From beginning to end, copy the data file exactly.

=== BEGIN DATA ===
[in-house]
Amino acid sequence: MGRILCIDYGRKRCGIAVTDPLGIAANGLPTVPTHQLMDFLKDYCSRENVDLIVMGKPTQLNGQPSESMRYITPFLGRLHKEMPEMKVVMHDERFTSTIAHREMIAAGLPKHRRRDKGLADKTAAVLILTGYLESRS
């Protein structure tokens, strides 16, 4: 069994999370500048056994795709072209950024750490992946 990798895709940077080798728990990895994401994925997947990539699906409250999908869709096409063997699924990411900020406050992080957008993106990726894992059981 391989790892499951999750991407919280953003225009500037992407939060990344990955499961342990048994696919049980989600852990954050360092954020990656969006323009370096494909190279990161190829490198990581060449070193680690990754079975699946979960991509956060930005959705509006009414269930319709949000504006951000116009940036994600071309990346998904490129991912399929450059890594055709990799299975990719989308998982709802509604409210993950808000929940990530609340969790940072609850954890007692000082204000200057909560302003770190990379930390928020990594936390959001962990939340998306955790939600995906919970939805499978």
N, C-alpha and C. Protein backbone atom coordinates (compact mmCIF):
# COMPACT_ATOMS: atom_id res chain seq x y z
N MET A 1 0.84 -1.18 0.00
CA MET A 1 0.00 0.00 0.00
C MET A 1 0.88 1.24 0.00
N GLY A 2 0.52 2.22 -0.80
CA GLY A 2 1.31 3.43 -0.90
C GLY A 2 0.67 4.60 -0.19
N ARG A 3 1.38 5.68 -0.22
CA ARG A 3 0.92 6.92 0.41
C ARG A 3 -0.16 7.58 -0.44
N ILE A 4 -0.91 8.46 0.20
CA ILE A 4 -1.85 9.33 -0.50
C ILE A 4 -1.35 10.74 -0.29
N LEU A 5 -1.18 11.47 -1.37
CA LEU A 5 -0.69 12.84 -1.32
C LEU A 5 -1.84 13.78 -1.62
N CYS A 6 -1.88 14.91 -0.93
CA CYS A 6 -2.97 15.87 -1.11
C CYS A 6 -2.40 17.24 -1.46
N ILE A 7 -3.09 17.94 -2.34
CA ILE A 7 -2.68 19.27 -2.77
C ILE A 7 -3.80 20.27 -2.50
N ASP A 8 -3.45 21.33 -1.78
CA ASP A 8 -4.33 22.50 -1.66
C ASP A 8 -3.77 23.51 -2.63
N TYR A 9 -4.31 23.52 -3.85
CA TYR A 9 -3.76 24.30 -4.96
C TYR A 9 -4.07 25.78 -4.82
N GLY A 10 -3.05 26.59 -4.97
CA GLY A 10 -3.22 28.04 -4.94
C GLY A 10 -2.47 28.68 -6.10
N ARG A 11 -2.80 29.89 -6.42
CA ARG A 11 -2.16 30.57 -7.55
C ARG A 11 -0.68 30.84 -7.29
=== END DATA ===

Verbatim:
[in-house]
Amino acid sequence: MGRILCIDYGRKRCGIAVTDPLGIAANGLPTVPTHQLMDFLKDYCSRENVDLIVMGKPTQLNGQPSESMRYITPFLGRLHKEMPEMKVVMHDERFTSTIAHREMIAAGLPKHRRRDKGLADKTAAVLILTGYLESRS
């Protein structure tokens, strides 16, 4: 069994999370500048056994795709072209950024750490992946 990798895709940077080798728990990895994401994925997947990539699906409250999908869709096409063997699924990411900020406050992080957008993106990726894992059981 391989790892499951999750991407919280953003225009500037992407939060990344990955499961342990048994696919049980989600852990954050360092954020990656969006323009370096494909190279990161190829490198990581060449070193680690990754079975699946979960991509956060930005959705509006009414269930319709949000504006951000116009940036994600071309990346998904490129991912399929450059890594055709990799299975990719989308998982709802509604409210993950808000929940990530609340969790940072609850954890007692000082204000200057909560302003770190990379930390928020990594936390959001962990939340998306955790939600995906919970939805499978």
N, C-alpha and C. Protein backbone atom coordinates (compact mmCIF):
# COMPACT_ATOMS: atom_id res chain seq x y z
N MET A 1 0.84 -1.18 0.00
CA MET A 1 0.00 0.00 0.00
C MET A 1 0.88 1.24 0.00
N GLY A 2 0.52 2.22 -0.80
CA GLY A 2 1.31 3.43 -0.90
C GLY A 2 0.67 4.60 -0.19
N ARG A 3 1.38 5.68 -0.22
CA ARG A 3 0.92 6.92 0.41
C ARG A 3 -0.16 7.58 -0.44
N ILE A 4 -0.91 8.46 0.20
CA ILE A 4 -1.85 9.33 -0.50
C ILE A 4 -1.35 10.74 -0.29
N LEU A 5 -1.18 11.47 -1.37
CA LEU A 5 -0.69 12.84 -1.32
C LEU A 5 -1.84 13.78 -1.62
N CYS A 6 -1.88 14.91 -0.93
CA CYS A 6 -2.97 15.87 -1.11
C CYS A 6 -2.40 17.24 -1.46
N ILE A 7 -3.09 17.94 -2.34
CA ILE A 7 -2.68 19.27 -2.77
C ILE A 7 -3.80 20.27 -2.50
N ASP A 8 -3.45 21.33 -1.78
CA ASP A 8 -4.33 22.50 -1.66
C ASP A 8 -3.77 23.51 -2.63
N TYR A 9 -4.31 23.52 -3.85
CA TYR A 9 -3.76 24.30 -4.96
C TYR A 9 -4.07 25.78 -4.82
N GLY A 10 -3.05 26.59 -4.97
CA GLY A 10 -3.22 28.04 -4.94
C GLY A 10 -2.47 28.68 -6.10
N ARG A 11 -2.80 29.89 -6.42
CA ARG A 11 -2.16 30.57 -7.55
C ARG A 11 -0.68 30.84 -7.29